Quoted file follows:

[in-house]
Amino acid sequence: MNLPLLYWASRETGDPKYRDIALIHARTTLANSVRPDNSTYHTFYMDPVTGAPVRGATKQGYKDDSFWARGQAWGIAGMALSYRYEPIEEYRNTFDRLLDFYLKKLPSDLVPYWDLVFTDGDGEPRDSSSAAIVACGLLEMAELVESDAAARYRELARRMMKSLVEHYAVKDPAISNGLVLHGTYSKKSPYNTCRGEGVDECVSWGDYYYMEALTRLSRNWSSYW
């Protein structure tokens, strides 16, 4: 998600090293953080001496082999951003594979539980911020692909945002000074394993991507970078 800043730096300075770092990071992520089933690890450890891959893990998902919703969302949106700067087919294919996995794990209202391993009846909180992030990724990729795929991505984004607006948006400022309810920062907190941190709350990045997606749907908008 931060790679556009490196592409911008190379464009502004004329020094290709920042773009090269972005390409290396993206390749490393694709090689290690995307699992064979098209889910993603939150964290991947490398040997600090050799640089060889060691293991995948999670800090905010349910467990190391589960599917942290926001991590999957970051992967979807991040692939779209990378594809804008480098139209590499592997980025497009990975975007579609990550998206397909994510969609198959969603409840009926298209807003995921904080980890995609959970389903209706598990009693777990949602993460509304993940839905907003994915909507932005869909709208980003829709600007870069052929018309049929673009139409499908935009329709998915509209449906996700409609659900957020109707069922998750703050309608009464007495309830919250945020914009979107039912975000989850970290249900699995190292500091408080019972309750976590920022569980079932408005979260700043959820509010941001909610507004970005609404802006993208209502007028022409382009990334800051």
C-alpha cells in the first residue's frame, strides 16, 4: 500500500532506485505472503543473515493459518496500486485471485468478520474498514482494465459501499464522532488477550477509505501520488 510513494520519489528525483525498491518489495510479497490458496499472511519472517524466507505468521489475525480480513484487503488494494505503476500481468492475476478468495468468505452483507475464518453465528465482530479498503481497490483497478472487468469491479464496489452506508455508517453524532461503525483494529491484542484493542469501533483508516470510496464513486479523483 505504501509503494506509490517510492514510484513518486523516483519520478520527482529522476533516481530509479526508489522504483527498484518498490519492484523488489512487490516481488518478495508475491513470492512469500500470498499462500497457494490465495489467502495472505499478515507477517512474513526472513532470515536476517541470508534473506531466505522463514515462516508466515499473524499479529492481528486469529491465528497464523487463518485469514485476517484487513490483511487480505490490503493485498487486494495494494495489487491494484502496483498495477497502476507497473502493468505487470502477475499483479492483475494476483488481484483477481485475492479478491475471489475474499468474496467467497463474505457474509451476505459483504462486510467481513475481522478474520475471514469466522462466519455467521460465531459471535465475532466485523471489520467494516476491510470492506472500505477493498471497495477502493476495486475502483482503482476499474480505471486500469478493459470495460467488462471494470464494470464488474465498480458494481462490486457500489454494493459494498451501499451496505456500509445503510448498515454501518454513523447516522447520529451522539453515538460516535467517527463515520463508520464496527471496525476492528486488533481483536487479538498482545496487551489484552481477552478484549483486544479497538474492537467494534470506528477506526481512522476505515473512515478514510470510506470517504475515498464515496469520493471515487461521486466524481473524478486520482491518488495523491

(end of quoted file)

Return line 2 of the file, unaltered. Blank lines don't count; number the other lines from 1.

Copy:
Amino acid sequence: MNLPLLYWASRETGDPKYRDIALIHARTTLANSVRPDNSTYHTFYMDPVTGAPVRGATKQGYKDDSFWARGQAWGIAGMALSYRYEPIEEYRNTFDRLLDFYLKKLPSDLVPYWDLVFTDGDGEPRDSSSAAIVACGLLEMAELVESDAAARYRELARRMMKSLVEHYAVKDPAISNGLVLHGTYSKKSPYNTCRGEGVDECVSWGDYYYMEALTRLSRNWSSYW